In 2007 a 19-year-old Jason Day turned professional and made the bold pronouncement that he was working on taking the world no. 1 ranking from Tiger Woods. The response was mostly critical. How dare this no-name kid, who had done nothing to prove himself, utter such a brazen declaration? Day went on to have seven solid seasons on tour, which included seven runner-up finishes, including three at majors, but until taking home five trophies this year, he only had two titles.
Perhaps it didn’t happen as soon as he might have thought, but after capturing his fourth victory in his last six starts with relative ease at the BMW Championship on Sunday, Day has now reached no. 1 in the world.
“I remember sitting on my mom’s bed and thinking that [predicting he’d be No. 1 someday] might not go over too well,” said a laughing Day, who turns 28 in November.
“I expected to get a little bit [of criticism], but not the response that I got from practically everyone,” Day recalled, another championship trophy poised within arm’s reach. “But it’s good to sit in this chair right now.”
What would Day say to those naysayers in 2007 now?
“I’d love to say I told you so, but that wouldn’t be very nice,” he said. “It’s okay to dream big. It’s okay to say what you want to do. And for people that don’t respect that, then you really don’t need to give them the time, because who am I or who are they to tell you that you shouldn’t be able to do something.
“To be able to sit up here today, No. 1 in the world, looking back when I was an 18 year old kid, very full of confidence, there’s not much I would say. I would still thank them because that was kind of the fuel that lit the fire for me, especially with the dedication over these last few years because I know that a lot of people were thinking against me on that. I’m glad I accomplished it.”
Indeed, it is okay to dream big. Look what it’s done for Jason.
Day’s two-under 69 in the final round, 22-under total, at Conway Farms, allowed him to cruise to a six-stroke victory over Daniel Berger, and to join the game of musical chairs between Jordan Spieth and Rory McIlroy as players who have swapped places as no. 1 in the past month.
“This whole summer has been a whirlwind,” said Day. “It’s kind of surreal right now just to really think about. I don’t think it will sink in until tomorrow when I look at the rankings and see my name on top of the list. I mean, all the hard work and just knowing that there was that belief in there somewhere that I could really believe in myself and understand that all this was for a good reason, just to prepare myself for moments like this.”
Ever since coming up short at the Open Championship, Day has been on an absolute spree and seemed unstoppable — when prior to this summer, many wondered if he had the mental fortitude and killer instinct to overcome the major hump. After yet another close call at a major, Day responded by winning the RBC Canadian Open the following week. Then, of course, he posted a record-score of 20-under to capture his first major at the PGA Championship.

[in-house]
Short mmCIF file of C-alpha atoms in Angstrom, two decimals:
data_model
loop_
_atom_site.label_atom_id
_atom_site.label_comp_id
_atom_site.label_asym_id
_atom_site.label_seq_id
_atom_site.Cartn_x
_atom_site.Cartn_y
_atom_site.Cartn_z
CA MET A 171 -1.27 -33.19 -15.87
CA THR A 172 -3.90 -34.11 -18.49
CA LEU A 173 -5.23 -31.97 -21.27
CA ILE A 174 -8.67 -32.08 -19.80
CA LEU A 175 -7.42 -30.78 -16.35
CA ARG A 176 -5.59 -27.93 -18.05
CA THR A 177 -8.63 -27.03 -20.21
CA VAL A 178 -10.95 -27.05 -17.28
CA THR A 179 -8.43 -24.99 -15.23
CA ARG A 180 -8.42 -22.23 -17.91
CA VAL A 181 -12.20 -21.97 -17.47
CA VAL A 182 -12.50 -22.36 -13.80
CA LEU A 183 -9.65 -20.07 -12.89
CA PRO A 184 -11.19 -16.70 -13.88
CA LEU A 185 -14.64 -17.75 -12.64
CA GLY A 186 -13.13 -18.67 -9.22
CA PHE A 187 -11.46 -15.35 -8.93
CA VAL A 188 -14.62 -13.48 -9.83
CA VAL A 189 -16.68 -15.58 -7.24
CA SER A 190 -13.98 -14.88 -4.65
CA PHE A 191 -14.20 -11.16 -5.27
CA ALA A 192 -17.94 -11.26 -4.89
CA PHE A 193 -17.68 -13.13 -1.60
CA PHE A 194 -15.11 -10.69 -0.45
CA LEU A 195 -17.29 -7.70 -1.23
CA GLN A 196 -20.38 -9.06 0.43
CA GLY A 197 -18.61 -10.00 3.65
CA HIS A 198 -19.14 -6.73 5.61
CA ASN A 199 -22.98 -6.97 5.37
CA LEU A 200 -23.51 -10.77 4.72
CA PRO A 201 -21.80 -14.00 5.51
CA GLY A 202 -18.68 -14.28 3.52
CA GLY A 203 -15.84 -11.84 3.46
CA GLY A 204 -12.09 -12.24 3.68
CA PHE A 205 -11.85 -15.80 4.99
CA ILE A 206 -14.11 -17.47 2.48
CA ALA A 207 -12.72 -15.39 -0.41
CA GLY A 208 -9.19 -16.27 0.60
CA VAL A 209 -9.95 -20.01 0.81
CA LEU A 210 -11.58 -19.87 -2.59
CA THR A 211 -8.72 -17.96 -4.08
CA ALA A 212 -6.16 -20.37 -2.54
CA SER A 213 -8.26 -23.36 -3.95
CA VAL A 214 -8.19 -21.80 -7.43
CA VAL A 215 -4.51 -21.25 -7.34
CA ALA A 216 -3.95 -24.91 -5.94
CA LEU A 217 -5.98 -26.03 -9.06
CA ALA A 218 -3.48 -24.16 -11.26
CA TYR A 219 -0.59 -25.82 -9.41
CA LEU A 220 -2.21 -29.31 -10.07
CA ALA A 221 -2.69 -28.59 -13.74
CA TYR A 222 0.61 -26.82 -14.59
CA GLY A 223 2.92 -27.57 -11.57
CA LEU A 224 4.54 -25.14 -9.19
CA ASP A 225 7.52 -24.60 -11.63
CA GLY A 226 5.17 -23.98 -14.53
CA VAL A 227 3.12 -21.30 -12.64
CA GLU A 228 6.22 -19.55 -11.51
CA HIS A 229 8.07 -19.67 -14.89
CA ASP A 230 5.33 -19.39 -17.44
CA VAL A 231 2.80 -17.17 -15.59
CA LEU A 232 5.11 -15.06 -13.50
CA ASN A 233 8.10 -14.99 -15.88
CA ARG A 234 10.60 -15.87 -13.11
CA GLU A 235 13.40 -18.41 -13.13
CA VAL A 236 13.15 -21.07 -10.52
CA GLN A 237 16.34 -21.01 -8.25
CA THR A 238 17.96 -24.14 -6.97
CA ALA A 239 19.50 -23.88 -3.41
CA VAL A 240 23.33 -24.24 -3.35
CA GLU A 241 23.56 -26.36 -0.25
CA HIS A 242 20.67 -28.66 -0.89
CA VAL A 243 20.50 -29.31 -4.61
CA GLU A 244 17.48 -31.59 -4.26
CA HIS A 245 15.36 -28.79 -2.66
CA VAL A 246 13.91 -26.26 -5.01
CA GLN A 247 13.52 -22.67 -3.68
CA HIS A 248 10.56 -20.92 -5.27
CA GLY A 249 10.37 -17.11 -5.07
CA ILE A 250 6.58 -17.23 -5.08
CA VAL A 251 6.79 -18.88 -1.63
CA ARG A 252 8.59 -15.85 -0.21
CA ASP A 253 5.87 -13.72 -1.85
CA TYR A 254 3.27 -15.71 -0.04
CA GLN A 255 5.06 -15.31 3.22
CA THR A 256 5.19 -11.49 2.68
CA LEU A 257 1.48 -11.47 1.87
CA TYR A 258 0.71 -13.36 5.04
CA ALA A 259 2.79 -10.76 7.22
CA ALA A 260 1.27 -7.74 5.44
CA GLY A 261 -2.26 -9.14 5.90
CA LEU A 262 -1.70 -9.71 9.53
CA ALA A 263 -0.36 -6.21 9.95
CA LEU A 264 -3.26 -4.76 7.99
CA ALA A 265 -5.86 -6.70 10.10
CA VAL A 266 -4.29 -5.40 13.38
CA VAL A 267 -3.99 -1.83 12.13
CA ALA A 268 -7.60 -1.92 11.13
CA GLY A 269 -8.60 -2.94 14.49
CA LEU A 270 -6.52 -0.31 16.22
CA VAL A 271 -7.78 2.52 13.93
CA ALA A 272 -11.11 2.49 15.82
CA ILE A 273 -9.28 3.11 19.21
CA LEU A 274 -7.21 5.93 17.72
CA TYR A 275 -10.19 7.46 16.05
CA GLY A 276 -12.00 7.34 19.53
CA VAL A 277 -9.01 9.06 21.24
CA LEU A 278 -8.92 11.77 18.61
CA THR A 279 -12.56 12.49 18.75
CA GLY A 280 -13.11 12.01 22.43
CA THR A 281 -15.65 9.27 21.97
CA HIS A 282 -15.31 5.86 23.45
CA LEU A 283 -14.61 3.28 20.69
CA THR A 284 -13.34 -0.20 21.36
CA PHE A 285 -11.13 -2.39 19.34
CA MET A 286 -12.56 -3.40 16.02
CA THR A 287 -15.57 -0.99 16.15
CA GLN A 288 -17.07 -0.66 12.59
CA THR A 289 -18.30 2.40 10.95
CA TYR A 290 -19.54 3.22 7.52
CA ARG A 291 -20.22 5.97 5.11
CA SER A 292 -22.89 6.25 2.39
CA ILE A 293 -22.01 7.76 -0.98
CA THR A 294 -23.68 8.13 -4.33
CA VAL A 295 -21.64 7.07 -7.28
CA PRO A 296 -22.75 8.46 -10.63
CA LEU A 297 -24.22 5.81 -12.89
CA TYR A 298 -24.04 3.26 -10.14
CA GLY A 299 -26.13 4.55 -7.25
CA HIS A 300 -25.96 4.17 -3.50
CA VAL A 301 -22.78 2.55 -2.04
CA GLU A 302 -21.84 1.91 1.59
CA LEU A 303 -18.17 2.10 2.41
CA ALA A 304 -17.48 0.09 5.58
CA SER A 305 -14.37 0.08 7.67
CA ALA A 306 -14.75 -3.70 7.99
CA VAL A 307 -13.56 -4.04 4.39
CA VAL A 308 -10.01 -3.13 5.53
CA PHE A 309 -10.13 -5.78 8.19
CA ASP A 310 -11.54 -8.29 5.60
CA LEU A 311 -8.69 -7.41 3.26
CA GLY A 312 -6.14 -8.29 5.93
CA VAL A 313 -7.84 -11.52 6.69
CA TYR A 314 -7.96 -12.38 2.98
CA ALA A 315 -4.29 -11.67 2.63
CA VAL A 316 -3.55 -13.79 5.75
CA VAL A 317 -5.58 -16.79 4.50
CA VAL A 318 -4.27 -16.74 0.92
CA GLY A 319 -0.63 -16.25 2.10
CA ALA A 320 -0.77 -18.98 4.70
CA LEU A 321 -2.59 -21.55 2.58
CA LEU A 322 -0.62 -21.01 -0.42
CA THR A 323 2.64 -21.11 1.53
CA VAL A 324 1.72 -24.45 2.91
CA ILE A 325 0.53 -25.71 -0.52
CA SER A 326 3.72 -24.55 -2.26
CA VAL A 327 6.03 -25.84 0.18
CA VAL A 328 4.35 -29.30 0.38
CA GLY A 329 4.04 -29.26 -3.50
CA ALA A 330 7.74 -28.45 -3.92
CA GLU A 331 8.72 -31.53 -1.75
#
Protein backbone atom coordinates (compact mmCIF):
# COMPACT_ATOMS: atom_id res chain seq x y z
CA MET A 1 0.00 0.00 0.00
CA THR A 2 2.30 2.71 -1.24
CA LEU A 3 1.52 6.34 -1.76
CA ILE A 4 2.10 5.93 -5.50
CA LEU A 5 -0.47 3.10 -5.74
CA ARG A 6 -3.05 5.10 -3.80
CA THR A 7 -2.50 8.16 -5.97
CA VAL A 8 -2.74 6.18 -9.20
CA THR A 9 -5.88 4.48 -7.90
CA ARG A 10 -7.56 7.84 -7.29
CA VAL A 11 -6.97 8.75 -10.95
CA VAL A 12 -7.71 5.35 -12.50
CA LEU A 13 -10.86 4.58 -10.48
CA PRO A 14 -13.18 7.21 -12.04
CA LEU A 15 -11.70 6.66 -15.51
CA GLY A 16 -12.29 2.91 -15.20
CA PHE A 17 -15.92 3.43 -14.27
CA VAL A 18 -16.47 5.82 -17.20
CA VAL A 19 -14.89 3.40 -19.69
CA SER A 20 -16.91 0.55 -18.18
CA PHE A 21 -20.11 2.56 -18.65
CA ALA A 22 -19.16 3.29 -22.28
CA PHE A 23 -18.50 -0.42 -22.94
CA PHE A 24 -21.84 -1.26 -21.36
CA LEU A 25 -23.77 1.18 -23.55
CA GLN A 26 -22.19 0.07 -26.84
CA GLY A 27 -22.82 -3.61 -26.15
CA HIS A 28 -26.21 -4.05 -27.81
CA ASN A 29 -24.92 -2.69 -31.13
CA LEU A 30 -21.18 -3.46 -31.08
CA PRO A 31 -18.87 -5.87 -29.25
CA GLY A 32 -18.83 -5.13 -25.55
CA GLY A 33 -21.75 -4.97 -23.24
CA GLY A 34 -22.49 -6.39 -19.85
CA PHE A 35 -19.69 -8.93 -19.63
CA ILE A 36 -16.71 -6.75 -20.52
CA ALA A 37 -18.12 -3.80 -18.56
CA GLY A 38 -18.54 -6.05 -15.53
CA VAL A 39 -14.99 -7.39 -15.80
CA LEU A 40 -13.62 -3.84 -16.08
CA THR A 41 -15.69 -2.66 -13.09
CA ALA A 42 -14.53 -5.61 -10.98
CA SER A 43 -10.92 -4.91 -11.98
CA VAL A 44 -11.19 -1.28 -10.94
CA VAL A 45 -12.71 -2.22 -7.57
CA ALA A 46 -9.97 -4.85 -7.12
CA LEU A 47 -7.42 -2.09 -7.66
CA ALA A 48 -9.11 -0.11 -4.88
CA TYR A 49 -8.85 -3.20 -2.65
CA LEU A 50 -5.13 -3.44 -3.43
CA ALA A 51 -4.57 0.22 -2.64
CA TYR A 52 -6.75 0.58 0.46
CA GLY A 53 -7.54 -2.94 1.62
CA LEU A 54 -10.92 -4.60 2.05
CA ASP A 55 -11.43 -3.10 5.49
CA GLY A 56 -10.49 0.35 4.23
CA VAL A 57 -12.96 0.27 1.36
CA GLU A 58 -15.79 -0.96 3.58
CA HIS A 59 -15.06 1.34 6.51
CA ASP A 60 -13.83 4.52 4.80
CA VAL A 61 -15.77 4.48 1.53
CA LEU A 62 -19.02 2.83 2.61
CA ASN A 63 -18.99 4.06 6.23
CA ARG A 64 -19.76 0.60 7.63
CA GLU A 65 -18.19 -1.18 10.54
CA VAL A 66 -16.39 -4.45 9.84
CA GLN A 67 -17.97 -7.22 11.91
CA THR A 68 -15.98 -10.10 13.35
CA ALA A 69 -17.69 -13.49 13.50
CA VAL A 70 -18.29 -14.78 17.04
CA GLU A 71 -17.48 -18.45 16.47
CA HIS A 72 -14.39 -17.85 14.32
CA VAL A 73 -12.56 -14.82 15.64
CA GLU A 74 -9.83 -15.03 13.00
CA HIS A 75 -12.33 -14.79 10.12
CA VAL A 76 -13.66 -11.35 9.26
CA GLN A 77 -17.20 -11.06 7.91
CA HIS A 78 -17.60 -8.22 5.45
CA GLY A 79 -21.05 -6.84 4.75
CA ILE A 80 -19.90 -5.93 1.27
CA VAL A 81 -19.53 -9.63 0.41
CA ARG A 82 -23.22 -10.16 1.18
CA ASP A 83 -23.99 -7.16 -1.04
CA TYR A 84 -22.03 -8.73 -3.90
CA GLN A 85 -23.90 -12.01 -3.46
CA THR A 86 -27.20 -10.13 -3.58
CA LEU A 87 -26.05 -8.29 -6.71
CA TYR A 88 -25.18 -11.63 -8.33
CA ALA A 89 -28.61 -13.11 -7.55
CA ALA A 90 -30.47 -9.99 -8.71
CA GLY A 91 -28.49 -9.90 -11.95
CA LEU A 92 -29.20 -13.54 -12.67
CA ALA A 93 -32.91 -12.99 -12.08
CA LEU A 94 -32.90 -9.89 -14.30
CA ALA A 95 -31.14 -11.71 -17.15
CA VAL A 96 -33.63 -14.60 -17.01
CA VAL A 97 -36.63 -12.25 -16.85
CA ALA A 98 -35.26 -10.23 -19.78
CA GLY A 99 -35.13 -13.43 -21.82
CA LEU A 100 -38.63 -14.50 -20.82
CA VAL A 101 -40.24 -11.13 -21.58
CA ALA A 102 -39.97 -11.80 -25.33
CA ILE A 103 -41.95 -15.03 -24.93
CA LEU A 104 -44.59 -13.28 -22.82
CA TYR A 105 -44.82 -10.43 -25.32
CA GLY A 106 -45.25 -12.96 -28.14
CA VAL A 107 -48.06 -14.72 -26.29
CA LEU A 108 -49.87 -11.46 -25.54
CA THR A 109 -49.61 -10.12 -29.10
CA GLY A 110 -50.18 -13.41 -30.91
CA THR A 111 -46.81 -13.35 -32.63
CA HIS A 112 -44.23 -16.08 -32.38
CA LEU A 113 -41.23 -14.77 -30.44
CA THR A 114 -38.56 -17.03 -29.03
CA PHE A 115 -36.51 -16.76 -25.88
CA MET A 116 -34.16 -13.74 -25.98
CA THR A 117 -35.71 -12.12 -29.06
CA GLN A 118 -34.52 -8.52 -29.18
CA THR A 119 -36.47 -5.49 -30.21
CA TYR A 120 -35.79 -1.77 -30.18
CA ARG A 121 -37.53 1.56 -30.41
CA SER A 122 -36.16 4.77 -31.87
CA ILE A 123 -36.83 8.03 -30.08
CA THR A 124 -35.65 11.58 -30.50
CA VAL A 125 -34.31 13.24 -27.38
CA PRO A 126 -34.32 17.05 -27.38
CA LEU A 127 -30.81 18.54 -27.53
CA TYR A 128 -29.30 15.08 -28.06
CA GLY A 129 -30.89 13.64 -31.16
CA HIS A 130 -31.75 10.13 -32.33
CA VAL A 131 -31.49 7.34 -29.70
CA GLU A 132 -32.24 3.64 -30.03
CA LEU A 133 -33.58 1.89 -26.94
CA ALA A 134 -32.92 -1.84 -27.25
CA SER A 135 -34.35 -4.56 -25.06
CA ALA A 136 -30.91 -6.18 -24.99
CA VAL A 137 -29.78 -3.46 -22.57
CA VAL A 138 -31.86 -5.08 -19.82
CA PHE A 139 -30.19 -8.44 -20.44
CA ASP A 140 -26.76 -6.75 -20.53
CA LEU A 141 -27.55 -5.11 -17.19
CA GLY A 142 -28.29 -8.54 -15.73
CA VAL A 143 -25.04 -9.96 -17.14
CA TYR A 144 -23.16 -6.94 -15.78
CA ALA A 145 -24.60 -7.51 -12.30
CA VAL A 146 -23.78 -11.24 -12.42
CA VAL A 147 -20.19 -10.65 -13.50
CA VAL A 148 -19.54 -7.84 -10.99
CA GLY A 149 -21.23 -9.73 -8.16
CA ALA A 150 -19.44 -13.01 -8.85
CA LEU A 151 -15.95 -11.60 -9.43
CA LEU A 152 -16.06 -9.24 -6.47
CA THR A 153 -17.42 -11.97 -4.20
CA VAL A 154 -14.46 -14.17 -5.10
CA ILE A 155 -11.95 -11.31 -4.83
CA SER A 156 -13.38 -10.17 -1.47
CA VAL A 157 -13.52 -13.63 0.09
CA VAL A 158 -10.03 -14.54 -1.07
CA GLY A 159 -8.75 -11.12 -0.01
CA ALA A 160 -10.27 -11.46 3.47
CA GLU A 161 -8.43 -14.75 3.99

I’d seen Jason win and lose a lot of tournaments and play in a lot of majors, but I noted at Whistling Straits on the final day that this was a different Jason Day than I had seen — he now had that extra dose of confident and swagger required to be a lethal opponent and closer. After he got over the major hump, I said I wouldn’t be surprised if the PGA victory propelled Day to more great things and/or open the floodgates for him. I know that sounds cliche and pundits often declare that about every bright young player who wins, and I’m not a big fan usually of such pronouncements. However, I really believed that to be the case for Day, whom I’ve watched play as much as I have any player over the last five years.
Something clicked for him after the Open, he has said. He followed up his performance at the PGA by winning The Barclays, the first leg of the FedEx Cup Playoffs. Now that he’s captured his fifth victory on Tour — which other than Tiger, only Vijay Singh has achieved, in a really long time — Day heads into the Tour Championship as the world no. 1 and no. 1 in FedEx Cup points. With the 10-million dollar bonus in reach, Day, who’s notorious for his frugal ways, has made a strong argument as a contender for Player of the Year. A month ago, it seemed unthinkable that anyone could challenge Jordan Spieth, who won the Masters and the U.S. Open, for the award. (Spieth finished T13 this week.) If Day wins the Tour Championship and takes home the FedEx Cup, it would be a close call, but he still thinks Spieth has the slight edge.
“I think it might change some people’s minds about it if I go ahead and win next week and win the FedEx Cup,” said Day. “That’ll definitely move some heads, I think. But once again, we can’t deny what Jordan has done in the major championships this year. For a 22-year-old kid to accomplish what he’s done in the major championships, to even have an opportunity at winning the Grand Slam in the calendar year, that has been an amazing ride for him.
“But you know what, it’s hard to kind of say what — with my fifth win, he’s had four wins but he’s had a lot of top 10s. I still think it’s him. But I’m hoping that I can go and win next week and get people talking about it a lot more.”
Day will certainly be more in control of his fate than any of the other 30 players in the field at the Tour Championship. Grab a seat and the popcorn — this should be a thrilling end to the season.